At this point, the entire boat is talking only about this couple. Mosques and cultural sights are floating by unnoticed as each group is actively discussing how long it can go on and what motivates humans to do something like this. One hour, fifteen minutes; one hour, forty-five minutes; two hours!

The conversation now switches to the camera – “we should ask what brand that is”, “our battery doesn’t last that long, does it?”, “did he swap out SD cards lightning quick and I missed it?”

Two hours, thirty-five minutes and finally it stops…..we had parked the boat to walk around a little village. It starts again as soon as they are off the boat. Unreal! Ten minutes of photo-taking on the dock of both getting off and returning. The spectacle just didn’t end.

Long and short this couple took more photos on a four hour boat ride then most people take in a lifetime. In a word, it was simply ABSURD!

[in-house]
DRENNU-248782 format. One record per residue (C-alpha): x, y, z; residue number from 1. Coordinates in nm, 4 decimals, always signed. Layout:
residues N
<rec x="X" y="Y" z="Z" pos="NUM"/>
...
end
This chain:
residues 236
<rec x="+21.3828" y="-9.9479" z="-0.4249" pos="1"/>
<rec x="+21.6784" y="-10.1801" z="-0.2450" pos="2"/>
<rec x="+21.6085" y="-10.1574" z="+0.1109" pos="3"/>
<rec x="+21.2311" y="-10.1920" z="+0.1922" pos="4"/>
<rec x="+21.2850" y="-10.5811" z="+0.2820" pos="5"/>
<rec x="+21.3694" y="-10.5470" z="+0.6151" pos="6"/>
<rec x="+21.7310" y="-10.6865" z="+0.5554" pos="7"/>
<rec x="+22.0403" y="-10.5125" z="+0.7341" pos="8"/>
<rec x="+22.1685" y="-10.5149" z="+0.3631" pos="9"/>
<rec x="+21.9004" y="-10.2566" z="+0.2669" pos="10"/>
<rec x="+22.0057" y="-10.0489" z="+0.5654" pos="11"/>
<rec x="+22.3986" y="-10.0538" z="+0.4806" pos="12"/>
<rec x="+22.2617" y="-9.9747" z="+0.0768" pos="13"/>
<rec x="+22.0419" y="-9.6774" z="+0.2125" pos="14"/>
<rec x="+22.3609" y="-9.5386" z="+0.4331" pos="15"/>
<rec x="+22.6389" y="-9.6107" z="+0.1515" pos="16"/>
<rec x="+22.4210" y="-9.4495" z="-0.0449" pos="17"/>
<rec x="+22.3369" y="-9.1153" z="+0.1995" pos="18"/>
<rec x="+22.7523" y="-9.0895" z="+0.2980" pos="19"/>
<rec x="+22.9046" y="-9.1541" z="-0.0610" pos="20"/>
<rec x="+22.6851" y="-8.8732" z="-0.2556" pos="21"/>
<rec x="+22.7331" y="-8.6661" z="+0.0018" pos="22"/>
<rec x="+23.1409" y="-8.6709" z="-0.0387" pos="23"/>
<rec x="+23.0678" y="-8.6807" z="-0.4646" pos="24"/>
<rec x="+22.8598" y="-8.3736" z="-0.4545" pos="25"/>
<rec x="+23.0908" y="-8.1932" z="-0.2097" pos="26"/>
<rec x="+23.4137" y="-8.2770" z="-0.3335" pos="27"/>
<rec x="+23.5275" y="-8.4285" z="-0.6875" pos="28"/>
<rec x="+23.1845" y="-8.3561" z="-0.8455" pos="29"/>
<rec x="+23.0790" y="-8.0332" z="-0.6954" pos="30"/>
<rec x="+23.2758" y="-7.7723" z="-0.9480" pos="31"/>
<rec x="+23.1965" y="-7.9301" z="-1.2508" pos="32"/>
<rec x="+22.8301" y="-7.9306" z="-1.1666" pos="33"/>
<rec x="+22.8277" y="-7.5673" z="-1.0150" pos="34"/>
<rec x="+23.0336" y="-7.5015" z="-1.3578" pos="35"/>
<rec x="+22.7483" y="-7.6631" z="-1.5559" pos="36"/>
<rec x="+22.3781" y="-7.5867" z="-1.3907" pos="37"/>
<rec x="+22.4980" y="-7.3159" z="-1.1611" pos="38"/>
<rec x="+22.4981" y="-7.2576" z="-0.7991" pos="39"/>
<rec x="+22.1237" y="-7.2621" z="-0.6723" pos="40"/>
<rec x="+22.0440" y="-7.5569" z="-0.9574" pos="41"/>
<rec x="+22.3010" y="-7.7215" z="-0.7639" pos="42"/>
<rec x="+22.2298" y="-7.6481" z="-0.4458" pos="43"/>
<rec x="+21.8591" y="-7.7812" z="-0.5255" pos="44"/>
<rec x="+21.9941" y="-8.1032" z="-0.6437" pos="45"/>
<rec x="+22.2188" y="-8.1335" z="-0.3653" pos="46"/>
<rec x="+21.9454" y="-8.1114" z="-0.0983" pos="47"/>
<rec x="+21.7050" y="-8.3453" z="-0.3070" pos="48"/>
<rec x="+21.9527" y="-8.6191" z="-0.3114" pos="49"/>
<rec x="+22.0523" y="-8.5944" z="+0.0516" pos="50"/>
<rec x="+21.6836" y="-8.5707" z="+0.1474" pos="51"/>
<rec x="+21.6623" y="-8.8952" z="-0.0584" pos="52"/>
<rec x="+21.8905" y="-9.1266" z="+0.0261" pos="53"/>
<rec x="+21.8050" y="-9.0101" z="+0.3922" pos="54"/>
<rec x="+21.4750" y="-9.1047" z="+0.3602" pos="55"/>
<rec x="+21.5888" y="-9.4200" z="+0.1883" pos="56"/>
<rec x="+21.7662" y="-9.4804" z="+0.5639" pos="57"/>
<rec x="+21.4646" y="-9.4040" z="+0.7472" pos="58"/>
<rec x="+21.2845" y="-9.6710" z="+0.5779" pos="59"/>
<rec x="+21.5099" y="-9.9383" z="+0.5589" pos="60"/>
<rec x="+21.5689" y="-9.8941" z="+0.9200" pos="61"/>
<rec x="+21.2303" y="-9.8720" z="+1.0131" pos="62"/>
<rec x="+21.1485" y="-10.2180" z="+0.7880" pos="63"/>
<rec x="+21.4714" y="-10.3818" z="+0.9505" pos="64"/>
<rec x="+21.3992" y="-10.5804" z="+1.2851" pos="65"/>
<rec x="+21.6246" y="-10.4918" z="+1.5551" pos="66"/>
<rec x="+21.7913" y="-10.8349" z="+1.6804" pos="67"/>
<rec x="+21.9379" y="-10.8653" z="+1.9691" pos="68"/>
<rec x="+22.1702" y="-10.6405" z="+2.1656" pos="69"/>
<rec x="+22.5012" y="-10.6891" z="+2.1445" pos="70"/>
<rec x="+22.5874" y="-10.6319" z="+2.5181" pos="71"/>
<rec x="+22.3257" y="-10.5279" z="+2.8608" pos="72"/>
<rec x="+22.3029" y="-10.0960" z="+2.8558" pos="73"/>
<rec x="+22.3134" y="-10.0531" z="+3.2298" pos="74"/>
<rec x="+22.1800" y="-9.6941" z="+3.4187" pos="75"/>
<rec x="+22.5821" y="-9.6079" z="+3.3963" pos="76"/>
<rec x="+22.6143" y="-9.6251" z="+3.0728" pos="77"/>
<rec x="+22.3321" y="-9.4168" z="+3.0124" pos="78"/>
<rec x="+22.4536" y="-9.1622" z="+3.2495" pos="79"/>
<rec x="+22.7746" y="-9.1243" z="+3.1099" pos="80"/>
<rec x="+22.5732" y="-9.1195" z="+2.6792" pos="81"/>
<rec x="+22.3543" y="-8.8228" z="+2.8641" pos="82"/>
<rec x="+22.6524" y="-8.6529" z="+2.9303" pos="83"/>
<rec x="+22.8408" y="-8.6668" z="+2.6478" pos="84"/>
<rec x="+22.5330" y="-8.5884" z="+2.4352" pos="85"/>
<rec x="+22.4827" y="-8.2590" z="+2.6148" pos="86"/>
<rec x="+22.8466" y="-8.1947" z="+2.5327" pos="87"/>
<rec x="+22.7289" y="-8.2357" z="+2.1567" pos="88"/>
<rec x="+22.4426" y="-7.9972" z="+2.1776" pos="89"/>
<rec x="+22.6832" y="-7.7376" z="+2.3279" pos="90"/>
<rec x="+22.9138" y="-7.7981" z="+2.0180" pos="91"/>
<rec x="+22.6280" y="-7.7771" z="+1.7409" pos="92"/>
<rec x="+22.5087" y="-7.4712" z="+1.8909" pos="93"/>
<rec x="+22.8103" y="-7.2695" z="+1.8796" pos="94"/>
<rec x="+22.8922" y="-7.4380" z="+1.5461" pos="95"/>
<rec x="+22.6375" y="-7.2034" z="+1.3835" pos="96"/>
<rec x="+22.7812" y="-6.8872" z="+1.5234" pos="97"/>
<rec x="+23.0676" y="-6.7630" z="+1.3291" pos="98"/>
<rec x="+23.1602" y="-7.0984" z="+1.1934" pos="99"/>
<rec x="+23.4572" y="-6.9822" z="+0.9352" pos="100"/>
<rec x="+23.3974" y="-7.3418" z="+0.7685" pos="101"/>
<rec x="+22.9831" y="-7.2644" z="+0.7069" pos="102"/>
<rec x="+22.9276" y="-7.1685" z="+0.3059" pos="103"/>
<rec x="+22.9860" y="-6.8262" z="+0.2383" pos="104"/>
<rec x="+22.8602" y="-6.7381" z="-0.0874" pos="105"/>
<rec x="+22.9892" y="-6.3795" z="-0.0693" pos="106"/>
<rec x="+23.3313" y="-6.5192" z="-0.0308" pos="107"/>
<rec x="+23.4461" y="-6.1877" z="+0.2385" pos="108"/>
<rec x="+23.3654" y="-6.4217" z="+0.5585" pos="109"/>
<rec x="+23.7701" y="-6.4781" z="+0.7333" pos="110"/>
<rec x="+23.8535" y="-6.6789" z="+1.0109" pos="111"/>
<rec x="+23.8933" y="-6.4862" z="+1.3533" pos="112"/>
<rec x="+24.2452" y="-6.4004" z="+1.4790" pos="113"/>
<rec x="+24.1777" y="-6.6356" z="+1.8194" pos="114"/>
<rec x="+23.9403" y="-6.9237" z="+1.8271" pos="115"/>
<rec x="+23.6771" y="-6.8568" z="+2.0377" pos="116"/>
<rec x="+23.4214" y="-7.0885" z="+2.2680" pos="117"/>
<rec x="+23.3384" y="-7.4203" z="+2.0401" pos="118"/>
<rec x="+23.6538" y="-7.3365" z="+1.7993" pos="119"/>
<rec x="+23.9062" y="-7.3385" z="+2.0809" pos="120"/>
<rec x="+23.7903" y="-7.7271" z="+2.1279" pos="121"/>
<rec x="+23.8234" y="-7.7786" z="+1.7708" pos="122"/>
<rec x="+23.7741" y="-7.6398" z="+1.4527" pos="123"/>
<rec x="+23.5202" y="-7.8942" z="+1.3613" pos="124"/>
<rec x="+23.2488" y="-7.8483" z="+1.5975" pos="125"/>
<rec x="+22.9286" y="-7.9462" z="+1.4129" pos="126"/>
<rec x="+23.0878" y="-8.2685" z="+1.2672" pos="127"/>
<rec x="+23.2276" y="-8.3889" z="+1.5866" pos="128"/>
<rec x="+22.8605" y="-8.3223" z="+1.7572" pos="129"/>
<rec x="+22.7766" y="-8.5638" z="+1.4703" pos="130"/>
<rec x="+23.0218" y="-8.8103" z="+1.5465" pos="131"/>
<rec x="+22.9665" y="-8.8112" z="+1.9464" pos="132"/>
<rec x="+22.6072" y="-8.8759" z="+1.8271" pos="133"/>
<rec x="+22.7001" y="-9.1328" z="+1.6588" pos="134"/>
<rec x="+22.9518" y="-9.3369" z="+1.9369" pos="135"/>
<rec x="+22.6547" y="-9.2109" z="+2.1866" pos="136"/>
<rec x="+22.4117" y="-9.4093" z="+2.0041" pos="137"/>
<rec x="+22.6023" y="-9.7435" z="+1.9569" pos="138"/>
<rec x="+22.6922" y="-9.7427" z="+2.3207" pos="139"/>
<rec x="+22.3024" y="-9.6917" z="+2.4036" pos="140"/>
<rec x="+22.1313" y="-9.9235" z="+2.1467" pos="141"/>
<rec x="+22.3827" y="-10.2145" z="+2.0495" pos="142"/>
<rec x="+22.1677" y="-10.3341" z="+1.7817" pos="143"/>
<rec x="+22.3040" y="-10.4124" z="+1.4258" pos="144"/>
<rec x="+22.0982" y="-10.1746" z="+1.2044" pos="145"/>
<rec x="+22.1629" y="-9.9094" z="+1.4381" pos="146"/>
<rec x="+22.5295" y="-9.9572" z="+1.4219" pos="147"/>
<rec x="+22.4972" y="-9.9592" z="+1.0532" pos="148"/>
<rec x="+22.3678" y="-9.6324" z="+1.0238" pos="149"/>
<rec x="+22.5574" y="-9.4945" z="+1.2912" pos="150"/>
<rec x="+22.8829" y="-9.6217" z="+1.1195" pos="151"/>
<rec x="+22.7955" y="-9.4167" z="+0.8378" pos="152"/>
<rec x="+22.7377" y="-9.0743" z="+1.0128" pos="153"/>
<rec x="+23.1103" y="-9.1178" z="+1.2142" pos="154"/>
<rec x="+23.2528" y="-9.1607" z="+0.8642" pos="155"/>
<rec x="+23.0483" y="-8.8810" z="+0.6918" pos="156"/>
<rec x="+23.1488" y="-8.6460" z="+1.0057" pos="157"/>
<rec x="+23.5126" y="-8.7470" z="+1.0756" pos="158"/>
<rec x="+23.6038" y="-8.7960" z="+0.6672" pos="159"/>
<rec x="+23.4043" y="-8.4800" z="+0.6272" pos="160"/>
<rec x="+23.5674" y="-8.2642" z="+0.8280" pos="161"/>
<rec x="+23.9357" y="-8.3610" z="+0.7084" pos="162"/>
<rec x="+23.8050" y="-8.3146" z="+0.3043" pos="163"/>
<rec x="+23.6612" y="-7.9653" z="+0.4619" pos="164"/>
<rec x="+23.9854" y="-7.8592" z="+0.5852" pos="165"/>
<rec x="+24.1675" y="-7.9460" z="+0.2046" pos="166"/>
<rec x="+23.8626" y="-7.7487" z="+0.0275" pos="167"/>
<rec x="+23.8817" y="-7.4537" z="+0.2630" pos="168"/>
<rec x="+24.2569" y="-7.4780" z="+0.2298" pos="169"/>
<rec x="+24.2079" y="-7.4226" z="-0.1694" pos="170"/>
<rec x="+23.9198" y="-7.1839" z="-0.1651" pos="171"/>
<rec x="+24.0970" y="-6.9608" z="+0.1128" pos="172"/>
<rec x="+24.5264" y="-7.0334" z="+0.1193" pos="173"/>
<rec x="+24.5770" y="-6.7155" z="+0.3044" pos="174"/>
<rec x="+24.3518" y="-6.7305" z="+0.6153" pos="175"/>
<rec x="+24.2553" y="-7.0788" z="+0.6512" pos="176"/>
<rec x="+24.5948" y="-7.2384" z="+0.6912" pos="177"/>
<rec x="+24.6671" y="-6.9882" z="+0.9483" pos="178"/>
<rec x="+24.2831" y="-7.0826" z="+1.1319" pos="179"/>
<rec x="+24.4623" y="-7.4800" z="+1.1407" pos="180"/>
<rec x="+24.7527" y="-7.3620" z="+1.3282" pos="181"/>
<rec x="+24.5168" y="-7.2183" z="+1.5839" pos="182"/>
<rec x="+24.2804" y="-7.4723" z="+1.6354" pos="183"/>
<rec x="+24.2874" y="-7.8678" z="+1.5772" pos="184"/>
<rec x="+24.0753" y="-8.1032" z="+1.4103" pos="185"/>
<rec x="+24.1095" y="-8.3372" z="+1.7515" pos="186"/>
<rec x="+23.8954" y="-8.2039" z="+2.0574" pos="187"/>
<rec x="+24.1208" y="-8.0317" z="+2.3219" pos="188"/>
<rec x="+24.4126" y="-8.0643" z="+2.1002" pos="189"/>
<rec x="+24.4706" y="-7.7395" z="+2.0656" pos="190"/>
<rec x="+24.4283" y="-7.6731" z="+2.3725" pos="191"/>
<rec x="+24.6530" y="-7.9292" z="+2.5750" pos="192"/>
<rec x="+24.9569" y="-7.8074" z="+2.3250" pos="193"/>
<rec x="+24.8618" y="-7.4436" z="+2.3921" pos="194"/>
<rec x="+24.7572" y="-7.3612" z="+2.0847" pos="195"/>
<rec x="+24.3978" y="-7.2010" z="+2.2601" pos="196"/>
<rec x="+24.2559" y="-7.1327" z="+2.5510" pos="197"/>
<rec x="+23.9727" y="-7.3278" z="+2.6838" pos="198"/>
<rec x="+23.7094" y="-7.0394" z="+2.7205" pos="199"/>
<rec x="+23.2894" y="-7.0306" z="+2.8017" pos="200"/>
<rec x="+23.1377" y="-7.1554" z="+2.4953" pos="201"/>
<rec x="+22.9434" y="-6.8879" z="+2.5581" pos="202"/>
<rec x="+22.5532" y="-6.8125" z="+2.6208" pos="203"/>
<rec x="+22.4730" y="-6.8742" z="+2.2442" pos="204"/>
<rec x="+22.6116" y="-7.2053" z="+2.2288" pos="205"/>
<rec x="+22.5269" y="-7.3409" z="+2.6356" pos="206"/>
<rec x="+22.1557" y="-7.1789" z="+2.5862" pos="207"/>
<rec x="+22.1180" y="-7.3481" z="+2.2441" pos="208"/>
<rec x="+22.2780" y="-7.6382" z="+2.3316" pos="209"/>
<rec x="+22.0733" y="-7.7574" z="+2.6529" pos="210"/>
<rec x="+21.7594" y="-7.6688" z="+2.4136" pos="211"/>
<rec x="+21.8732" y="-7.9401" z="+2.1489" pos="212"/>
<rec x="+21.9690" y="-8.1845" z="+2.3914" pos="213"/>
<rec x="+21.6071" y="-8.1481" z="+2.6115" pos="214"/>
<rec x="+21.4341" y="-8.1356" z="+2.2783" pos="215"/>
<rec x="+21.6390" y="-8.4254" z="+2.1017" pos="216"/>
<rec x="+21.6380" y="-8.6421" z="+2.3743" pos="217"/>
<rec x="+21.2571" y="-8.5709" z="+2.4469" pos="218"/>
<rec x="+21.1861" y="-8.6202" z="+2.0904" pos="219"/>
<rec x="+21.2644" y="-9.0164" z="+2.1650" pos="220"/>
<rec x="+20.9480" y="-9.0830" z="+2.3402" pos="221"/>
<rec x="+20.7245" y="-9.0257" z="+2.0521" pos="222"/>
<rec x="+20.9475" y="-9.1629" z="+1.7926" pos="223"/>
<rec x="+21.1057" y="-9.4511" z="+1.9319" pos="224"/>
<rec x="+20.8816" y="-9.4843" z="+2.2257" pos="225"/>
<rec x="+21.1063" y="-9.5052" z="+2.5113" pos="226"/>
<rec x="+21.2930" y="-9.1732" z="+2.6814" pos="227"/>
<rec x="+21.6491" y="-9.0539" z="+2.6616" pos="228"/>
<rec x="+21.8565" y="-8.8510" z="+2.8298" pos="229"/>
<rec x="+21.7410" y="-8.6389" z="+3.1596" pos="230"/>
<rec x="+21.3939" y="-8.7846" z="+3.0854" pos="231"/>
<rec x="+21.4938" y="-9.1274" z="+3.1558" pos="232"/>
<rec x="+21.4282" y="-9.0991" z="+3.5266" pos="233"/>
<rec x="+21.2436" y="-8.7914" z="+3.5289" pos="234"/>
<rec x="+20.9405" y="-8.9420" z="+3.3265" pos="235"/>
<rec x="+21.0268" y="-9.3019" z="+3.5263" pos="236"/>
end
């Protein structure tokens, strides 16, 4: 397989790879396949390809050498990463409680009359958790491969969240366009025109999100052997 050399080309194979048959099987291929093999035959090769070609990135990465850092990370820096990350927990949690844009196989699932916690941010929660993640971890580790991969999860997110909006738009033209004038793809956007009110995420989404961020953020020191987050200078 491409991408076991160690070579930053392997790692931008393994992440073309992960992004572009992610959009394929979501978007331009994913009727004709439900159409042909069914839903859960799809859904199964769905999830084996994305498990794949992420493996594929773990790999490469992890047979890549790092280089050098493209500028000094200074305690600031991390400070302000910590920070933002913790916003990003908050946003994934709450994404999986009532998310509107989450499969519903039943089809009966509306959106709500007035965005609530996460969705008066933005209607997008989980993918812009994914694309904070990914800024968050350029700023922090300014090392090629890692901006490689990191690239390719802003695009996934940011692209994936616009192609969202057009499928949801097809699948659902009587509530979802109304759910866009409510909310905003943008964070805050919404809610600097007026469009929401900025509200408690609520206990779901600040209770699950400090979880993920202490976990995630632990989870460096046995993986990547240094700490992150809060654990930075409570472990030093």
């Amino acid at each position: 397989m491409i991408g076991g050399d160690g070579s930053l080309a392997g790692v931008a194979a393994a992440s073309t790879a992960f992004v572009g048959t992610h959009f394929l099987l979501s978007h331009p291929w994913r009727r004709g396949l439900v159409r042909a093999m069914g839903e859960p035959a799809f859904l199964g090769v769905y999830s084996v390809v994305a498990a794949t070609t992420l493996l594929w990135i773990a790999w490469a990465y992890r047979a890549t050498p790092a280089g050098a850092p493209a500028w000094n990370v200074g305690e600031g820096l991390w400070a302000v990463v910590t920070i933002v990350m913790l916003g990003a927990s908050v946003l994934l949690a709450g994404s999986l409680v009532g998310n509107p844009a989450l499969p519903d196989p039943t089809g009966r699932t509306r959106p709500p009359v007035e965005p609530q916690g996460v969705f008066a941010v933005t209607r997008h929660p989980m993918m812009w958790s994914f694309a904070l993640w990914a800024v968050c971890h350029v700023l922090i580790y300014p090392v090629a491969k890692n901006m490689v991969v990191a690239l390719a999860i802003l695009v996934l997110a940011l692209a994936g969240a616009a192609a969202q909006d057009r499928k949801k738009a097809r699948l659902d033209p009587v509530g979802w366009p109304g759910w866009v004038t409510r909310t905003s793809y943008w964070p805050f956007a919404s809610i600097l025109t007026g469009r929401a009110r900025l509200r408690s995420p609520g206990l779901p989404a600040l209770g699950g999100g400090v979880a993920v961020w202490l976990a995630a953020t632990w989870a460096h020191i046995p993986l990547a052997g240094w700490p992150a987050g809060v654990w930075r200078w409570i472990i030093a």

As for the merits of the boat ride, absent the guest entertainment, we did not enjoy it quite as much as Tim had thought we would. First, the commentary is not all that informative or easy to understand. Second, the landscape of the massive city is more homogenous then one would think, so twenty minutes in you have the feel of it. The two coolest things were being able to hop off and have a bite of local street food in the little town and ogling the mansions just off the water which are some of the most expensive homes in the entire world. To get both and save a couple hours, we would recommend you simply hop a ferry from the old town and save yourself some time for other attractions.


Two attractions which are must-see’s, situated directly across from each other in Sultanahmet Square, are the Blue Mosque and Hagia Sophia Museum.